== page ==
What happens if you leave a broken tooth

Compared to other dental complications such as gum disease, losing a tooth, or even discovering oral cancer, having a broken tooth is not necessarily a big problem. You could, however, be wrong. Postponing or avoiding treatment and just managing your symptoms can cause the situation to progress and worsen over time. Discomfort and pain are not the only symptoms you might experience, and the broken tooth may very well require more extensive treatment by prolonging any treatment.

Your dentist appreciates the consequences of an untreated broken tooth and will provide you the appropriate procedure to repair the tooth. To help you understand the urgency and importance of getting immediate attention for a broken tooth, here are some facts to help you determine the severity of your broken tooth.

The Causes for a Broken Tooth

What causes a broken tooth to happen? Despite the protective enamel surface being one of the hardest materials present in your body, a tooth can still be damaged and broken. Some reasons can be:
* An accidental or unfortunate fall or a sports related injury.
* Constant bruxism left untreated, which is the grinding and clenching of your teeth.
* Biting on hard objects, a pencil, fingernails, ice, or hard food.
* Using your teeth lie a tool opening bottles or bags.
* The tooth weakening from an untreated cavity.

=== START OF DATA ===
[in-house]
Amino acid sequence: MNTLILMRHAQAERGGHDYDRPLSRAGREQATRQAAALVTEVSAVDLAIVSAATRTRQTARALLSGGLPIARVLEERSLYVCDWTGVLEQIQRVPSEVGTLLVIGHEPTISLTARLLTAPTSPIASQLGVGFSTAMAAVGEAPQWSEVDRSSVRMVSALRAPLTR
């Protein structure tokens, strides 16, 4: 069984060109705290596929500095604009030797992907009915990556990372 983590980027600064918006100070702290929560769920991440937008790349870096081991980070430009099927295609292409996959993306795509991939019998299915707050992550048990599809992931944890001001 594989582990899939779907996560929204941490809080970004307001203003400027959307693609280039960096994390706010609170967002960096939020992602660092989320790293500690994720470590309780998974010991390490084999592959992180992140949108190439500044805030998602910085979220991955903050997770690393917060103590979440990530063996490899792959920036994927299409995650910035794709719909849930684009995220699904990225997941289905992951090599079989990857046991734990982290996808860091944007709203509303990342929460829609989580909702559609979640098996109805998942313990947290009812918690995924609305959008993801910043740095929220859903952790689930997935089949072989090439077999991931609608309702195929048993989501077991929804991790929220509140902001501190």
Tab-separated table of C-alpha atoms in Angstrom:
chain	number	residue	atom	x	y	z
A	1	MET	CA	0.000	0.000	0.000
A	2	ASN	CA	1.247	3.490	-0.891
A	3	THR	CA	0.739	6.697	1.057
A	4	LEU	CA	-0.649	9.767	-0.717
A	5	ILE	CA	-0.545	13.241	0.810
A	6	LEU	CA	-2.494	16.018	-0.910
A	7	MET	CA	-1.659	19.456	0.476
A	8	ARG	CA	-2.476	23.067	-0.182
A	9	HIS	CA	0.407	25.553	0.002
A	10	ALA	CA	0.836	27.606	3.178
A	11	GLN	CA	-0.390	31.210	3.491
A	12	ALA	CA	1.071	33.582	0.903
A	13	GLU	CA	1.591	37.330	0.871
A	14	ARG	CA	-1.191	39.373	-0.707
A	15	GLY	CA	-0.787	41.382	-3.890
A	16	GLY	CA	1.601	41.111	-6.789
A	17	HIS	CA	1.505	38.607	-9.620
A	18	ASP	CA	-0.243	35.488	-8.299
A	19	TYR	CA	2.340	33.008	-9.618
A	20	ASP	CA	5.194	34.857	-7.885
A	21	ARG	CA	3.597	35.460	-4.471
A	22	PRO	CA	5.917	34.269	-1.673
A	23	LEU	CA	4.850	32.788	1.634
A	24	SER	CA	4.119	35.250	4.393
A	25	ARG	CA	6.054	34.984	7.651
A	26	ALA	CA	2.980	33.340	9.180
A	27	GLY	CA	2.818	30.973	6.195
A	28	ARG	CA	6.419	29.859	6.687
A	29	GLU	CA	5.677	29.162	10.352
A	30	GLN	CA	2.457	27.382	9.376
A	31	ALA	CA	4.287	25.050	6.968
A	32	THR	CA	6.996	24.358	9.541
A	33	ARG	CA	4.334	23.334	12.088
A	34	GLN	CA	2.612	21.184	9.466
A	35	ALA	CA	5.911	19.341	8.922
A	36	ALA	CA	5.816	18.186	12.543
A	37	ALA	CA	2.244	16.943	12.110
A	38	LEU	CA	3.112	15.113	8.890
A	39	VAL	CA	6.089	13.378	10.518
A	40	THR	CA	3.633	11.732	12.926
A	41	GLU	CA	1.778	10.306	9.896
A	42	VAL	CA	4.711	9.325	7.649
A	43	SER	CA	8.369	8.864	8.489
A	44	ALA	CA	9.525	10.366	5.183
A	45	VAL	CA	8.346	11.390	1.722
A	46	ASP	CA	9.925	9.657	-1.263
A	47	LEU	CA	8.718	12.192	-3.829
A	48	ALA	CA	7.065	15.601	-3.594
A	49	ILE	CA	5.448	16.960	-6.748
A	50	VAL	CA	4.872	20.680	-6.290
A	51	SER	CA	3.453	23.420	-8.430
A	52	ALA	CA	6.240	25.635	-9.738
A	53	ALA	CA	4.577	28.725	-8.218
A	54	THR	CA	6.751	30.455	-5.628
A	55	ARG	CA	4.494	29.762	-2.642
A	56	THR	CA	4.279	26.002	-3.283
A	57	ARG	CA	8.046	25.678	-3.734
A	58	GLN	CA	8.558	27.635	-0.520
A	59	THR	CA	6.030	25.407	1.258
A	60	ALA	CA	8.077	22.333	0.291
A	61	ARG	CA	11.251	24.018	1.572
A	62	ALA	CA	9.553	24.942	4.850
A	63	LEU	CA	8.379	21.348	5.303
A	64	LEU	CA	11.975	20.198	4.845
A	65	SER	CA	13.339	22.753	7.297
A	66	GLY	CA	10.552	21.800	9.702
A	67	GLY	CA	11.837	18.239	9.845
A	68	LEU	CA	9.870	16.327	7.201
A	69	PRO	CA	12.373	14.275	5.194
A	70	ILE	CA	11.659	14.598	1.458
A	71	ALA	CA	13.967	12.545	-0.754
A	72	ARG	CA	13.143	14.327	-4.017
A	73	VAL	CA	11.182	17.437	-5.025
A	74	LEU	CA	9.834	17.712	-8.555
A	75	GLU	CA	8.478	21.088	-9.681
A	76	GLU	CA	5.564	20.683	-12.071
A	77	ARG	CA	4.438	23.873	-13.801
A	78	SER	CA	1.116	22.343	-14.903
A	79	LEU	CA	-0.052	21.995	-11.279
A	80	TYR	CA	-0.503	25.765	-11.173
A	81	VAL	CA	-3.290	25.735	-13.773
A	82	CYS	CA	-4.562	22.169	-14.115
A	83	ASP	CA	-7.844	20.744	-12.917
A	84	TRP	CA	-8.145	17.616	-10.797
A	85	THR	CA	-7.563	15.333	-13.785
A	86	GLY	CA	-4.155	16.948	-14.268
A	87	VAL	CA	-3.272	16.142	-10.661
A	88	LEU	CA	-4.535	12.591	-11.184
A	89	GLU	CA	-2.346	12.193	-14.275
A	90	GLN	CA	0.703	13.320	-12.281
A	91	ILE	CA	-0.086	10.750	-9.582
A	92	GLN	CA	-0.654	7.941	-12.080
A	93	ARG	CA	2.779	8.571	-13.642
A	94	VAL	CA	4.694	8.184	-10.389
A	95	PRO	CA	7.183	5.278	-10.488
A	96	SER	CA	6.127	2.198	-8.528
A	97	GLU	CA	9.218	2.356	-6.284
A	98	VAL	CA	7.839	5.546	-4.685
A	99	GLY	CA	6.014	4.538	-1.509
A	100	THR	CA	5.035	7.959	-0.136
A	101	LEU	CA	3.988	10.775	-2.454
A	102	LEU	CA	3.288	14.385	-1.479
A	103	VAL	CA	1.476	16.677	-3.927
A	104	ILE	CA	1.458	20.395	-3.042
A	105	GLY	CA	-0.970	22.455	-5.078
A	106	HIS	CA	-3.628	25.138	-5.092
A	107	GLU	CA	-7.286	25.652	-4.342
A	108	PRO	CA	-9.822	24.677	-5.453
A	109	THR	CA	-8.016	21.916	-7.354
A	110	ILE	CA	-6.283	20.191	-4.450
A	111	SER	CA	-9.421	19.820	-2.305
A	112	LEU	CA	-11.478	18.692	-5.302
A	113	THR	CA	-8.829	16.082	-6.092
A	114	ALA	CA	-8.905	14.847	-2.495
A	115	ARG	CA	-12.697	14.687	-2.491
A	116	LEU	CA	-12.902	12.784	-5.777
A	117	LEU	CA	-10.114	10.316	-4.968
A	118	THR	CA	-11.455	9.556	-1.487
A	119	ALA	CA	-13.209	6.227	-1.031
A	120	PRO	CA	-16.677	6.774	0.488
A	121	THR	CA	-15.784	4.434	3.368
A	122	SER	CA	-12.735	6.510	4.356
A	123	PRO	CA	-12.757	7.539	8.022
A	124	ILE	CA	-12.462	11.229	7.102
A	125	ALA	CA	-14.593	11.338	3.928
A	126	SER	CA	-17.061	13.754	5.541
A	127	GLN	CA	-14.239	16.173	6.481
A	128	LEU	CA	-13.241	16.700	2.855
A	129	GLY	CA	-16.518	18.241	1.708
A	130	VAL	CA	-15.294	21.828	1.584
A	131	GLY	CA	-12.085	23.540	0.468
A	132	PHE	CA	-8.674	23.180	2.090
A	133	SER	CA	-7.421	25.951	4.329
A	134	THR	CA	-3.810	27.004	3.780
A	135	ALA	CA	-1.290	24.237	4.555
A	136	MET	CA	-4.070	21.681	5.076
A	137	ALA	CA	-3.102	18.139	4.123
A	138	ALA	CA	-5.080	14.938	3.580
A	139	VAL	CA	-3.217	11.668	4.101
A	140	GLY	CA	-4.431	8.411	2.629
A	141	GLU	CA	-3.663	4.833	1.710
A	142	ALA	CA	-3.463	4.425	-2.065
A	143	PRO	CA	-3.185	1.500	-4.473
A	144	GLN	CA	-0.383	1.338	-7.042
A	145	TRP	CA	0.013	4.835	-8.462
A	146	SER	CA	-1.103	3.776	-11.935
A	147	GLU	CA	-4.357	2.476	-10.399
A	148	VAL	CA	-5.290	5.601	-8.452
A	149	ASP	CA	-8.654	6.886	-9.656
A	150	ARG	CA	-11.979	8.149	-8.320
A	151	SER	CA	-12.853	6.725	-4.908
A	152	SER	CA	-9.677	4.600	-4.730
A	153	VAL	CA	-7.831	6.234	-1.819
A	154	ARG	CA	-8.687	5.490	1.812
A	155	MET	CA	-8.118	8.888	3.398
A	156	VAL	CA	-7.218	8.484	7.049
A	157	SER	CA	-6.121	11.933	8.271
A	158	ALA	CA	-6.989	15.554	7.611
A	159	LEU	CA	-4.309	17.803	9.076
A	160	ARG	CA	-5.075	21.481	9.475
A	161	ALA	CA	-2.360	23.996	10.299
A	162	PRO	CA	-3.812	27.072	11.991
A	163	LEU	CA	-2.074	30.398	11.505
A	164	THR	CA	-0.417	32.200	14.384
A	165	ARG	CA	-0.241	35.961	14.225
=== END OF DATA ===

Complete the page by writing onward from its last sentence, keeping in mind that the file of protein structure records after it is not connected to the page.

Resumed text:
* A large dental filling for a cavity that also weakens the tooth.

Leaving a fractured or broken tooth untreated can easily result in the pulp and the live tissue inside the tooth to become infected. Once the pulp has become infected, the chance of losing the tooth increases dramatically. The sooner you seek out proper treatment, the better chance you have of preventing further progression of the chip, or crack, alleviating pain, and most importantly, saving the tooth by keeping the bacteria out of the tooth.

How Can a Broken Tooth be Treated?

Unlike some dental and oral conditions that can be treated and then resolved at home, a broken tooth requires a prompt evaluation by your dentist. As soon as you begin to suffer pain that varies in level of intensity as you bite down, and there might be an increase in sensitivity with both hot and cold temperature, it is wise to seek immediate attention to get the broken tooth repaired.

Your dentist will begin the treatment by examining the tooth and capturing an x-ray to determine the health of the tooth under the surface. Once the damage is identified your dentist can effectively treat the broken tooth. If the tooth was chipped or fractured an easy dental bonding procedure will restore the tooth. If the pulp is infected then a root canal procedure most likely will be necessary, followed by a dental crown placed on the tooth to protect what remains of the natural tooth. The final option could be to extract the tooth.

Your dentist has been professionally trained to take all measures available to retain a natural tooth. If an extraction is the necessary solution your dentist will present restoration options to replace the tooth, either a dental bridge or a dental implant.

Why did a piece of my tooth break off